Brush Knee Twist Step (called “Walk obliquely with twist step”, which was probably its original name) is a fundamental movement in all Tai Chi styles.
Chen Zheng Lei performing “Walk obliquely with twist step”:
The Yang style Brush Knee looks like a slightly simplified version of this. Here performed by Yang Jun, grandson of Yang Cheng-Fu :
And Sun Style looks like the Yang style, but with added steps. Here performed by Sun Peng who is Sun Lu Tang’s grandson :
The version I personally do is somewhere between the traditional Sun and Yang styles. It’s got a step, but it’s most like Yang. Here’s a little GIF showing me doing an application of Brush Knee Twist Step in push hands from the Tai Chi style I practice.
Here’s how it looks in my form (a Yang style variant from the Gu Ru Zhang lineage that had input from Sun Lu Tang).
Of course, there are many possible applications of this movement, and I’m just showing one, but hopefully, that gives some indication of the usage.
Today’s Tai Chi tip is all about how to get better at push hands simply by adjusting your posture.
Push hands should really be an exercise in which we get to test our ability to absorb Jin from an opponent and project it into an opponent as required, to uproot them.
It shouldn’t devolve into a pushing and shoving match to see who can ‘win’. Once it turns into that then I don’t think anybody is learning anything anymore. There are far superior methods of grappling and I think you’d be better off spending your time learning those if your goal is simply to win a grappling exchange.
But before we can focus on using Jin we have to get our body in a position where it conforms to the Tai Chi principles of posture, where we’re not fighting it all the time, and it’s working to our advantage instead.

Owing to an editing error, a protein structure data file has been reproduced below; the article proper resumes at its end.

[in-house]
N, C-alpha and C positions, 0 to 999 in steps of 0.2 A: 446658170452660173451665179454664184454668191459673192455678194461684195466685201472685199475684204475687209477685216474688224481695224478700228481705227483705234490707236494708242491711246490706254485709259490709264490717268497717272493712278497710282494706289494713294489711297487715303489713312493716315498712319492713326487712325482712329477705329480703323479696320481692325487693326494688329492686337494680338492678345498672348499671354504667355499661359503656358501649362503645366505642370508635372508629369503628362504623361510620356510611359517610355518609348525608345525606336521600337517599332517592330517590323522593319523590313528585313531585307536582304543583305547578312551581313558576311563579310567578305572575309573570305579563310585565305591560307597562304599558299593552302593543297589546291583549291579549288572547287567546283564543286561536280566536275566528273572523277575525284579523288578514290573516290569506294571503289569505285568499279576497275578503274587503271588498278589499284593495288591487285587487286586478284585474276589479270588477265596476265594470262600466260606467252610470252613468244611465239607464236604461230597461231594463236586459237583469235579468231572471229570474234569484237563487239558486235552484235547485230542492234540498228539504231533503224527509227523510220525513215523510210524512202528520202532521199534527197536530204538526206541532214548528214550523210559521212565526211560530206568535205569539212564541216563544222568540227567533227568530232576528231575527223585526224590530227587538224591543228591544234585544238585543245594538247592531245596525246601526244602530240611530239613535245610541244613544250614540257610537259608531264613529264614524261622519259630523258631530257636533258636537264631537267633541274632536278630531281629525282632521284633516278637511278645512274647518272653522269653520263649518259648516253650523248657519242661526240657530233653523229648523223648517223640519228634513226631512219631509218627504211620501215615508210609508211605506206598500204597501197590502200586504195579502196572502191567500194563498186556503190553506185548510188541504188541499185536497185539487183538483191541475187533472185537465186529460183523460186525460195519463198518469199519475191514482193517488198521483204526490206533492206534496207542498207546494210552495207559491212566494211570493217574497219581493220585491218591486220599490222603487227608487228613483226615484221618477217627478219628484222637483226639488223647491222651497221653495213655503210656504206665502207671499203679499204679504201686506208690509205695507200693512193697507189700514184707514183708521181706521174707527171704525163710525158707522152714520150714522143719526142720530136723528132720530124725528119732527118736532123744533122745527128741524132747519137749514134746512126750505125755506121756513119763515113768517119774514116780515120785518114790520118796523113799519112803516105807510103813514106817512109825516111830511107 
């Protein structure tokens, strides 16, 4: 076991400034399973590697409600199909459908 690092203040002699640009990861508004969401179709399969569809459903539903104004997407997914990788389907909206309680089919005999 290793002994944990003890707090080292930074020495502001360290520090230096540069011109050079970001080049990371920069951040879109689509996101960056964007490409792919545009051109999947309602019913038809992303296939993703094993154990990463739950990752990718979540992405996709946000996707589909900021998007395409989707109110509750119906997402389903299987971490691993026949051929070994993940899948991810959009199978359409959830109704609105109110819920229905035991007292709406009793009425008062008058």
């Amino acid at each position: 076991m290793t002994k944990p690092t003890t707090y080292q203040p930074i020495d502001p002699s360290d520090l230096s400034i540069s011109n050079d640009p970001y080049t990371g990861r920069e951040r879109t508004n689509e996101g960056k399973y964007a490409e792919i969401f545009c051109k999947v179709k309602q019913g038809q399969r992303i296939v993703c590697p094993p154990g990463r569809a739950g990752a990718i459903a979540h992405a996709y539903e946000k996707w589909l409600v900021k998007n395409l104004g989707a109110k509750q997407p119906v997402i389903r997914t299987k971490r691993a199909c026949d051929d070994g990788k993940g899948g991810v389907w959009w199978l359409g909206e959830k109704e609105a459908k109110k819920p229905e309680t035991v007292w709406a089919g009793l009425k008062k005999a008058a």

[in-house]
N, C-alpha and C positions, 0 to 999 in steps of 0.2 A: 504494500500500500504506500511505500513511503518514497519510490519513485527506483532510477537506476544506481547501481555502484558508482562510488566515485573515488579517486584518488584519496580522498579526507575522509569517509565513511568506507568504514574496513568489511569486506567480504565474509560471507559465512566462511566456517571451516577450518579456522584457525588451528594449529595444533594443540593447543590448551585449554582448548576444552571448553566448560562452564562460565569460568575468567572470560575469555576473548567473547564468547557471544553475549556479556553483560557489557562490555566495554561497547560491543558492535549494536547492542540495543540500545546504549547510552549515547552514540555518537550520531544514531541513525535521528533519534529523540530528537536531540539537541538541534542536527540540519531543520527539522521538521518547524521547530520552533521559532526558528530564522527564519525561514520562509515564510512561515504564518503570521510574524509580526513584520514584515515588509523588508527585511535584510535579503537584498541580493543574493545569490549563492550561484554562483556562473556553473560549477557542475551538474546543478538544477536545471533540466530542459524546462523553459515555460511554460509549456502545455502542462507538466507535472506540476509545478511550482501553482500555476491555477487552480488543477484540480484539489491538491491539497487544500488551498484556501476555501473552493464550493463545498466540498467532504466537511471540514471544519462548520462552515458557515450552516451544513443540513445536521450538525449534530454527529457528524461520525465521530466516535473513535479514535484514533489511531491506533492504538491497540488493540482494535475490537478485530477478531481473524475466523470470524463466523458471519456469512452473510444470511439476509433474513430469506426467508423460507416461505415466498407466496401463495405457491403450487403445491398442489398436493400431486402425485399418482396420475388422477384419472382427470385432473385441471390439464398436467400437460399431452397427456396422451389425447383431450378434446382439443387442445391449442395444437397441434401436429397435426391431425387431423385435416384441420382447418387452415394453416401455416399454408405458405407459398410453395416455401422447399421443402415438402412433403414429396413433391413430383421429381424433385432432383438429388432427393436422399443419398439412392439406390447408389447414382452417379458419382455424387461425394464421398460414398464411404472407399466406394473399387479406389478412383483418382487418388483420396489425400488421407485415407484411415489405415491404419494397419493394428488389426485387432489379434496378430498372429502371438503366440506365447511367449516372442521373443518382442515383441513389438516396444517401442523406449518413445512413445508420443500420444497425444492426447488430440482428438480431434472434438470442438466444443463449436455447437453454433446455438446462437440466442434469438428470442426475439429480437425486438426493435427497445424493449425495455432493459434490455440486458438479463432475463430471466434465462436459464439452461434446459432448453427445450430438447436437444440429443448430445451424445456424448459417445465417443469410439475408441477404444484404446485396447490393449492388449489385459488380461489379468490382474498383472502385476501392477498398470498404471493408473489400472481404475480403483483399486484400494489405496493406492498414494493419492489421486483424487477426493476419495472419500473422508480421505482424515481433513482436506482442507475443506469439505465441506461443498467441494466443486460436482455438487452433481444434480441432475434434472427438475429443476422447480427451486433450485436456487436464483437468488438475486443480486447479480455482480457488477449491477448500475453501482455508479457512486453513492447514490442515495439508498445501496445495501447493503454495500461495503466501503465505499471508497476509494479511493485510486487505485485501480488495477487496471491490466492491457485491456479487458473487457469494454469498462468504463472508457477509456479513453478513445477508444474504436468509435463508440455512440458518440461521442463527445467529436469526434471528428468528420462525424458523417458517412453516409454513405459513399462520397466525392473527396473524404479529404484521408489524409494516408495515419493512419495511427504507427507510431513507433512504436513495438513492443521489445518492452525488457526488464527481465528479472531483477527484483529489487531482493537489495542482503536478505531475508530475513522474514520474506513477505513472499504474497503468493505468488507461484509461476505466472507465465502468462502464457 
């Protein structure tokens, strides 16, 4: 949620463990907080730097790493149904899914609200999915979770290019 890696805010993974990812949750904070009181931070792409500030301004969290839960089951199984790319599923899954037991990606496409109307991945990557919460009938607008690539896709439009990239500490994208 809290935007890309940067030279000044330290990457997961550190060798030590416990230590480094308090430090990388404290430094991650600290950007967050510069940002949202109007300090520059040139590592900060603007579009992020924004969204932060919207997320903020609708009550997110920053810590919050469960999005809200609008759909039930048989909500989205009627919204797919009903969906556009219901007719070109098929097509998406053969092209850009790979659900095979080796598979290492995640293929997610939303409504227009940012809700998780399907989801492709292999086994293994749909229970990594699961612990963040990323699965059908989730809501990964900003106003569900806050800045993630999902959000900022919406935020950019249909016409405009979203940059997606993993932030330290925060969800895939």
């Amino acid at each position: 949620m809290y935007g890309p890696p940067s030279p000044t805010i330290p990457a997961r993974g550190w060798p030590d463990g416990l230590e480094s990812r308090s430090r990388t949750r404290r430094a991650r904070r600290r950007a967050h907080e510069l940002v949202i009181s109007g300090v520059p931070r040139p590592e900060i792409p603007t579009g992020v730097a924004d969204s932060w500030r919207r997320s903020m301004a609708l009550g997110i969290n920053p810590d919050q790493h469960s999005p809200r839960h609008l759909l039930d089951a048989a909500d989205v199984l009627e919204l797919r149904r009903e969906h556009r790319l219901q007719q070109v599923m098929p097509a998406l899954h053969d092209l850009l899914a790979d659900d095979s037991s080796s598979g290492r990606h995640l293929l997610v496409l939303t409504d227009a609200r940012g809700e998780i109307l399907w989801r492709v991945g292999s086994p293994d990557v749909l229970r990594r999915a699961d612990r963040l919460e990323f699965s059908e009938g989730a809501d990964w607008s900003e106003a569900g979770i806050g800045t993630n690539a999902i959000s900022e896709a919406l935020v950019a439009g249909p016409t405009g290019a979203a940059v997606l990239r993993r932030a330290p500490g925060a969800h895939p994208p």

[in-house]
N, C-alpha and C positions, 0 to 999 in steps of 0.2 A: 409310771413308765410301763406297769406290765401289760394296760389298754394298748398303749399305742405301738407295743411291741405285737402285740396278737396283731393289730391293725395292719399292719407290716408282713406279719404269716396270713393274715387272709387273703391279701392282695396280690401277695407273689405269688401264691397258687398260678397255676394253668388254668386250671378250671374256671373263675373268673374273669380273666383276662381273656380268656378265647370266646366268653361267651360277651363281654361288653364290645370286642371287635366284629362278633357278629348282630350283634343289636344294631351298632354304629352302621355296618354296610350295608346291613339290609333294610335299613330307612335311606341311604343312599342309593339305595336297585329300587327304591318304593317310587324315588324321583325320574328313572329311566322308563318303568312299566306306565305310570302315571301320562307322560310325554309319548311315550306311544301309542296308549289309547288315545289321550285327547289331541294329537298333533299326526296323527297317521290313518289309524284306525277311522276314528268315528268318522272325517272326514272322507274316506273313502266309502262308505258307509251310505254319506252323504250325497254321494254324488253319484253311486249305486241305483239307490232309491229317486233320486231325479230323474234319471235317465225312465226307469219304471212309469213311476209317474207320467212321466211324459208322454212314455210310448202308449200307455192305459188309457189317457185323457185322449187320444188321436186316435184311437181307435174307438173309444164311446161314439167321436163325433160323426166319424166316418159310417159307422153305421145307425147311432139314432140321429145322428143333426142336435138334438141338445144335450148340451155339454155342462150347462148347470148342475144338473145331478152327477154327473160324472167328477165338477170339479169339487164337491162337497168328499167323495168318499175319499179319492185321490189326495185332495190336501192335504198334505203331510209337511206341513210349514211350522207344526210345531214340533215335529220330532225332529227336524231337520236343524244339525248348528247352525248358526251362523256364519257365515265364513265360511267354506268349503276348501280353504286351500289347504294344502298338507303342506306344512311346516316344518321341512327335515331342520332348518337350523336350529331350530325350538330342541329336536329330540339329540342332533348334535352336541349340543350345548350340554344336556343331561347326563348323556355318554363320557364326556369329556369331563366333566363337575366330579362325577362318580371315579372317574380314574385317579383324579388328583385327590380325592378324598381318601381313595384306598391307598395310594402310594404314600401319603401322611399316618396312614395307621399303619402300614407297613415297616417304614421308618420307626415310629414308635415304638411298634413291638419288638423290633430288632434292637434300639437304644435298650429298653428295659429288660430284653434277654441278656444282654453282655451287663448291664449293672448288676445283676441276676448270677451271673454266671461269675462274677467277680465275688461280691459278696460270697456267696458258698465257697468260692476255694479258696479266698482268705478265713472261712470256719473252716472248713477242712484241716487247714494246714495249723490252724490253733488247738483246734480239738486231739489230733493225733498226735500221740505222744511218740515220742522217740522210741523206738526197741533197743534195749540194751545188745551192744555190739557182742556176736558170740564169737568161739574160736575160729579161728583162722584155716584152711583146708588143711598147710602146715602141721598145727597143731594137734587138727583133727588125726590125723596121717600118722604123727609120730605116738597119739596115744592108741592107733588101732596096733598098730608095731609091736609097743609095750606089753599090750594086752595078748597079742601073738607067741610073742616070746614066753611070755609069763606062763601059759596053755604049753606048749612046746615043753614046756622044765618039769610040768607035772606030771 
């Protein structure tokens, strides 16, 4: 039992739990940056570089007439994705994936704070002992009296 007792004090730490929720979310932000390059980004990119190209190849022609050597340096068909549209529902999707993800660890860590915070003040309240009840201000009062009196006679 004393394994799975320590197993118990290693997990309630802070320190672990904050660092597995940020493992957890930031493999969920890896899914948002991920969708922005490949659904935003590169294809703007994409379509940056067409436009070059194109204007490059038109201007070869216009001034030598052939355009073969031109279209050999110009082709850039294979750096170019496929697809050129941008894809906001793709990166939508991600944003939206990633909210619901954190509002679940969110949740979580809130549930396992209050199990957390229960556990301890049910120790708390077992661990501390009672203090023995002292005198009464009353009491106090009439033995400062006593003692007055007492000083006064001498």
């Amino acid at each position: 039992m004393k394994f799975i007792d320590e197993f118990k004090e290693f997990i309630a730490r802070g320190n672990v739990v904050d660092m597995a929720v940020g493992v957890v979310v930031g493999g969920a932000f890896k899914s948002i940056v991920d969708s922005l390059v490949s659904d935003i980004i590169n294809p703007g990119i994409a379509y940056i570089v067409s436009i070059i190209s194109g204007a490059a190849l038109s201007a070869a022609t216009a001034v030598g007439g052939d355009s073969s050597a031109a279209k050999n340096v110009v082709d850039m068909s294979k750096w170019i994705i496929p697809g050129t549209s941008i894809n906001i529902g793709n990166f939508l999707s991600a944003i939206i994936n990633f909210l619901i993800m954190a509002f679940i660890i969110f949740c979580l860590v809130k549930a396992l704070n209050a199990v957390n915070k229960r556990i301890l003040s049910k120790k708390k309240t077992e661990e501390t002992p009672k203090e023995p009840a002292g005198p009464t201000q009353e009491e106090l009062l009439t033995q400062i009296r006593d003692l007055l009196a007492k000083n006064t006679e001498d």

It is said, “Jin does not flow through tense muscles”
So, we need to get our body into a structural position where we can be as relaxed as possible, without collapsing, yet still maintain our connection to the ground. In Chinese terms you would call this a posture where your “qi is strong”, but you are not tensing muscles more than they need to be.
Of course, this optimum qi structure is one of the first things to go out of the window once we start push hands. In push hands we get to test our Tai Chi under a limited amount of pressure. Faults that lie dormant in the form rise to the surface like bubbles.
Here we’re going to go over a few.
1. Head position and leaning
Head position in the form goes hand in hand with the issue of leaning. Some styles of Tai Chi, like Wu style and Yang Cheng-Fu’s Yang style, opt for a slight angling forward of the torso in forward-weighted bow stances. Other styles like Sun style, Chen style and Cheng Man-Ching style all keep an upright posture as often as they can, even in front-weighted stances. (See pictures below)
But the thing is, all styles are upright in their back stances (or should be). And even styles that maintain an upright stance, have to lean forward to do throwing techniques that take the person to the ground like Needle at Sea Bottom or Punch to the ground, for example.